The NYPD will allow officers to have beards and turbans but barriers remain for Sikh-Americans
New York Police Department Commissioner James O’Neill announced Wednesday that his office had taken steps toward eliminating barriers that police officers of different faiths often face. By creating accommodations for religious headgear and beards as part of police uniforms, O’Neill said the NYPD was making sure “everybody in New York City that wants to apply and have the opportunity to work in the greatest Police Department in the nation” can.
The news evoked particular excitement throughout Sikh and Muslim communities, whose religious practices often run up against the NYPD’s strict dress code. Sikh and Muslim officers and civilians alike celebrated the news that the country’s largest police force was reducing employment barriers that often specifically affect their communities but remained cautiously optimistic, unsure whether the new policy will adequately accommodate their religious requirements.
Sikh and Muslim Americans are often forced to choose between the western-centric dress norms their professions require and their right to freely practicing their religion. That includes physical demonstrations of faith like keeping turbans and facial hair uncut for Sikhs and beards for Muslim men. The struggle is especially true in public and government jobs, where uniform policies were not made with religious minorities in mind, said Harsimran Kaur, the legal director of the Sikh Coalition.
Before the NYPD’s policy change, Sikhs were required to remove their turbans for a police cap. Additionally, the restrictions on beards made many Sikh, along with Muslim and Jewish, candidates ineligible for the job. The Council on American-Islamic Relations’ Corey Saylor said it was a “good move to not put people in the position to choose between public service and religion.”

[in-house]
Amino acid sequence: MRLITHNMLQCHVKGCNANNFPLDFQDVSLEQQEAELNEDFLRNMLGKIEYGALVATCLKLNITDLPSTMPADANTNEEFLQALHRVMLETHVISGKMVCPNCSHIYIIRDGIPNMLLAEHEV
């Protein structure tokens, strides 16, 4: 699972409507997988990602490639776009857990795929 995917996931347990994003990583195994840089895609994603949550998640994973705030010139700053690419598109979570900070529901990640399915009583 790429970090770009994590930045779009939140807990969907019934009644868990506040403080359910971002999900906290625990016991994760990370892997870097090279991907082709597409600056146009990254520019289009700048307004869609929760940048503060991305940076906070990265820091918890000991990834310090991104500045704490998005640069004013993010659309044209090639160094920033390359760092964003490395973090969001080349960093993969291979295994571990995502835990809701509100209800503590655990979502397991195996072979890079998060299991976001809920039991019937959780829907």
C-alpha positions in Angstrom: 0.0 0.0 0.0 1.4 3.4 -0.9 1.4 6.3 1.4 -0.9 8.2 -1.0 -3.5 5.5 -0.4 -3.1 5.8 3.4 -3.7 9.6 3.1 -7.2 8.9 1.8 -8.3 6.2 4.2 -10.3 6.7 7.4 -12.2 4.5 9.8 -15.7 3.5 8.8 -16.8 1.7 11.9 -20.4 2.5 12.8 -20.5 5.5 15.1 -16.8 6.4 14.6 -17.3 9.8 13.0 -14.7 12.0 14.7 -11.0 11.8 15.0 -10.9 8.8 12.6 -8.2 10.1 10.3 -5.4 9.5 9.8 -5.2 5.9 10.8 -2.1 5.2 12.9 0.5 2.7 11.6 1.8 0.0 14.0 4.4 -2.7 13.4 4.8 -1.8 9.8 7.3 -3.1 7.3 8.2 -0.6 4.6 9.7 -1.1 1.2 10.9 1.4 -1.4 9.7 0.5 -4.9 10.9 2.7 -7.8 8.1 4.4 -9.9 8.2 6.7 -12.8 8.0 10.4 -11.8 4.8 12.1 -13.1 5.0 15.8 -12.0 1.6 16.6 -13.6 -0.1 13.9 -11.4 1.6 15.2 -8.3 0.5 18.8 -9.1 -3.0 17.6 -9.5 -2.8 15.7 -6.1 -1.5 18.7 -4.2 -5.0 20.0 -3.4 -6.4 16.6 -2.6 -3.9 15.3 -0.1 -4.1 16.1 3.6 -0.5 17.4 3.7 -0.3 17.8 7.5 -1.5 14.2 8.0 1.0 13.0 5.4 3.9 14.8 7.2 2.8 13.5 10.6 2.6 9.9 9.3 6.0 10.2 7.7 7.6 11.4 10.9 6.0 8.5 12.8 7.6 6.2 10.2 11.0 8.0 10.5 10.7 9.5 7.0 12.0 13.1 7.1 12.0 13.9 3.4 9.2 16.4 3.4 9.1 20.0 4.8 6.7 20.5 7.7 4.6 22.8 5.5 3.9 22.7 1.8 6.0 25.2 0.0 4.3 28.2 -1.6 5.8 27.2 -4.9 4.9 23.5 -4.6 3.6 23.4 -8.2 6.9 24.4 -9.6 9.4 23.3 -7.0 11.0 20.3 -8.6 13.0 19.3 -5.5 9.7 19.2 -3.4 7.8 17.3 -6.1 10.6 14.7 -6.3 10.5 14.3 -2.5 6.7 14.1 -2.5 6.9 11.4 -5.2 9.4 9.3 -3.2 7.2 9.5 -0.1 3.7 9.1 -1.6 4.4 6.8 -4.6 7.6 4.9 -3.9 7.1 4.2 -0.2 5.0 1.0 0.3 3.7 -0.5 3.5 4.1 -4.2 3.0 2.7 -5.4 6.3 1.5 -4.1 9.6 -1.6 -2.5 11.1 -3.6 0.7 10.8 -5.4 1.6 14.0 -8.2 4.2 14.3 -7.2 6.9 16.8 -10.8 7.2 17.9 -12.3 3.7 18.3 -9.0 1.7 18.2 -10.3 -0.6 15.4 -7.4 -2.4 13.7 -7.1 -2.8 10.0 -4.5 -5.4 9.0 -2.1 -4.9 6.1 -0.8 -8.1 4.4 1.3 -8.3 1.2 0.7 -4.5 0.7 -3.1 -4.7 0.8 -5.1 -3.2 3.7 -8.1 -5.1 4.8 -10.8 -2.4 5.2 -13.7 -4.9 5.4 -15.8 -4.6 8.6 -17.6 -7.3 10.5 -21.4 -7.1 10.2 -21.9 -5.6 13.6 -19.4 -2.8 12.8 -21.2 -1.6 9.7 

“I don’t doubt that allowing officers to maintain a beard will open the door for Muslim-Americans who want to keep their sincerely held religious beliefs and serve the public,” Saylor added.
With the policy changes, NYPD officers will be allowed to wear a navy blue turban and grow up to a half-inch long beard so long as they apply for and receive religious accommodation from the Deputy Commissioner of Equal Employment Opportunity, according to Commissioner O’Neill’s statements on Wednesday.
But for some Sikh-American community leaders, the assurances Commissioner O’Neill made fell short of the ideal of religious freedom.
“The devil is in the details, and we hope the NYPD recognizes that any trimming of the Sikh beard is in direct violation of the Sikh faith and would continue a policy that forces officers to make the false choice between their religion and service to our great city,” Kaur said.
Another cause for concern among the Sikh community is that the policy makes applying for the right to practice their religion on the job an individual’s prerogative, decided on a case-by-case basis — a model which has caused Sikh-Americans who sought accommodations in the Army months of wait time and long legal battles.
“These policies were created consistent with the western ideal of what it means to look like an officer or a professional,” Kaur said. “This leaves the burden to request accommodation on minorities. Any policy change should limit this burden so that religious minorities are not discouraged from serving.”
But the steps the NYPD has taken are certainly in the right direction in Kaur’s eyes, as she praised the recently appointed commissioners statements on Wednesday.
“If the NYPD’s new policy indeed allows for Sikhs to maintain unshorn beards and turbans, then that sends a powerful message to the rest of America that religious minorities are an important part of our nation’s fabric.”